Emotionally Charged
Peter Spence
Cou$ins Records
March 27, 2007

Track list
  1. Emotionally Charged (Interlude)
  2. The Truth
  3. Alone Again
  4. Love Is Just
  5. How To Love
  6. Janet Sinclair
  7. How High
  8. Street Soldiers
  9. Stir It Up
  10. Over-Whelming
  11. That Little Girl
  12. Come And Dance feat. Apache Indian
  13. Jewel In The Crown
  14. Can't Done
  15. Welcome You Home
  16. Too Deep (Interlude)
Rating : from 5 (excellent) to 1 (poor)
Vocals : 5 Backing : 4/5 Production : 4/5 Sound quality : 5 Sleeve : 3/4
Without doubt Birmingham's Peter Spence can be reckoned amongst the UK's best reggae vocalists. However it's not that often fans of Peter Spence can welcome fresh material from this hardly prolific fine singer, but when a brand new collection of tunes hits the streets, one thing is for sure... it's quality time! It's hard to believe, but "Emotionally Charged" is only the fourth album from the singer since he delivered his debut set "I'll Be There" in 1989 (the other two being "Unfinished Business" and "Lovers Rock").

For his brand new album Peter Spence has teamed up with a variety of producers including Stingray, Phillip Gadd, Gussie P, Joe G, J 'Jaffa' Taylor, O'Neil Clarke, Tony 'English' Welch and Netherlands based Iggy Triepels, usually not a recommendation for getting a well balanced set, but in this case it turns out to work very well. "Emotionally Charged" features wonderful silky vocal deliveries, good songwriting and well laid riddims, the latter a mixture of classic backdrops and fresh originals.

After the real nice "Emotionally Charged (Interlude)" -- should have been a full length track in our opinion -- the listener is treated to an excellent piece called "The Truth", which -- together with the solid "How To Love" -- utilizes an original 1967 rocksteady riddim from Lynn Taitt & The Jets. "The Truth", a self-penned observational song, makes use of a Derrick Morgan classic entitled "Happy Independence", while "How To Love" uses another old Derrick Morgan song called "Pretty Blue Eyes". Anyone who liked what Bitty McLean did with Treasure Isle riddims on his cd "Peckings Presents... On Bond Street With The Supersonics", will be delighted when he hears these two tracks.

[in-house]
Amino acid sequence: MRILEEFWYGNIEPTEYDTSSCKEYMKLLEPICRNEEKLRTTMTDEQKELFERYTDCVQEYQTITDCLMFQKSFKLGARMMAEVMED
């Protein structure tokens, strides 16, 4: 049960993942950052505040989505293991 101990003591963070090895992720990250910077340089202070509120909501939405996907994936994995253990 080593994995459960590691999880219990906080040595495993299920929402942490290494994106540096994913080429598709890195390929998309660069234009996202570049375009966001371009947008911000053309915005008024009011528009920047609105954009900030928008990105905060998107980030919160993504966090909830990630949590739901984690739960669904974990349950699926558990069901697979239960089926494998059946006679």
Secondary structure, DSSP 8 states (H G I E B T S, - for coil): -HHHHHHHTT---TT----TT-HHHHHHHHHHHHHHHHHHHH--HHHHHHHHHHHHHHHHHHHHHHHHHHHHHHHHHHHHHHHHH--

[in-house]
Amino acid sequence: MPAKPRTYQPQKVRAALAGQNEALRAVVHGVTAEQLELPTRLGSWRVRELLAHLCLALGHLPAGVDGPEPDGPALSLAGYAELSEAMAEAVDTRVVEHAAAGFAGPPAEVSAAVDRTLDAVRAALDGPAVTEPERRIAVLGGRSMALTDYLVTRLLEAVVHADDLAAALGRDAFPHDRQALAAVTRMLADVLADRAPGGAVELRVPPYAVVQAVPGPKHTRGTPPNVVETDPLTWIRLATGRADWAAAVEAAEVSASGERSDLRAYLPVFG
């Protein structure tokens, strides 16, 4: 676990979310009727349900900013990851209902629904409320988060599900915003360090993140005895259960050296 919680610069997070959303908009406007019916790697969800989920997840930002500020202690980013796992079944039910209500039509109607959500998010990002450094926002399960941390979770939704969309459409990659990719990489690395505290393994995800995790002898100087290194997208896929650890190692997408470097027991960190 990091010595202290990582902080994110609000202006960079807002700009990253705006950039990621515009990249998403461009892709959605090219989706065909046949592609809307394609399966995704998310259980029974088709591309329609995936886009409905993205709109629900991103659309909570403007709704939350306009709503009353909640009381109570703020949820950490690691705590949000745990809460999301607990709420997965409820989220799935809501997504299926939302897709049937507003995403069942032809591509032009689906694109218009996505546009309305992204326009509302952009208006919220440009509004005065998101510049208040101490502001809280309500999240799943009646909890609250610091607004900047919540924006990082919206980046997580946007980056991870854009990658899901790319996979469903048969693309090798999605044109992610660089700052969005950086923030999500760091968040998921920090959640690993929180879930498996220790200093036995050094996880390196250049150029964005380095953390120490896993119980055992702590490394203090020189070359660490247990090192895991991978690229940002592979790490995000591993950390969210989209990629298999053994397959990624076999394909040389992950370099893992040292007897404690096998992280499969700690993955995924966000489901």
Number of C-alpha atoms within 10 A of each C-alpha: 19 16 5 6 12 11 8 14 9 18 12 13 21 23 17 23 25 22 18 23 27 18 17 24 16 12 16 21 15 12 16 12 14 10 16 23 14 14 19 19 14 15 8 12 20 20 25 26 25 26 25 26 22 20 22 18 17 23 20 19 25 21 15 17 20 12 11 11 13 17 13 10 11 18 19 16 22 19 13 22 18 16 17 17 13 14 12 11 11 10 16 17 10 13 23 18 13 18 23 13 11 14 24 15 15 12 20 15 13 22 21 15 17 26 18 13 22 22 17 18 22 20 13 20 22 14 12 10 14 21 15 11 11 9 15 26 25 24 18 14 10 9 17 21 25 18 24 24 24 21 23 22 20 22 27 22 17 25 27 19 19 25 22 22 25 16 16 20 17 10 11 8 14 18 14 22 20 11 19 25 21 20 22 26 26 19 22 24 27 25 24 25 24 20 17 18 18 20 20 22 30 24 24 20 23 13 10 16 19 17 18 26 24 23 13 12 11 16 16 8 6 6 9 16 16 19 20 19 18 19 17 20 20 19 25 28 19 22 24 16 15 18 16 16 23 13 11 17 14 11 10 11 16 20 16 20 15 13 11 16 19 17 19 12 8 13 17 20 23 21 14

"Alone Again", over a riddim with a wicked basssline, and the irresistible "Love Is Just", which is underpinned by an updated version of a Studio One classic, are great efforts and underline Peter Spence's proficiency with lovers rock material as do "How High" ("Missing You" riddim), the wonderful "Can't Done" ("Camorra" riddim), and "Welcome You Home". Solid tunes are the previous single "That Little Girl" on the "Blooded City" riddim, the Stingray produced "Janet Sinclair" (a rendition of the Little John & Billy Boyo tune from 1982) and "Over-Whelming".

Although often labeled a lovers rock artist, Peter Spence occasionally proves that he's also capable of delivering great reality tunes as can be witnessed while listening to the Gussie P produced track "Street Soldiers" (aka "They Keep Crying"), previously released on a Recession Beater 12inch. Also check out "Jewel In The Crown", performed over a great riddim and a tune that will surely appeal to all Jamaicans abroad.

"Emotionally Charged" is a highly enjoyable album and thus worthwhile checking out!

NOTE: This album can be purchased directly from Peter Spence's My Space site, Dub Vendor and Cousins Records as well as all good outlets worldwide.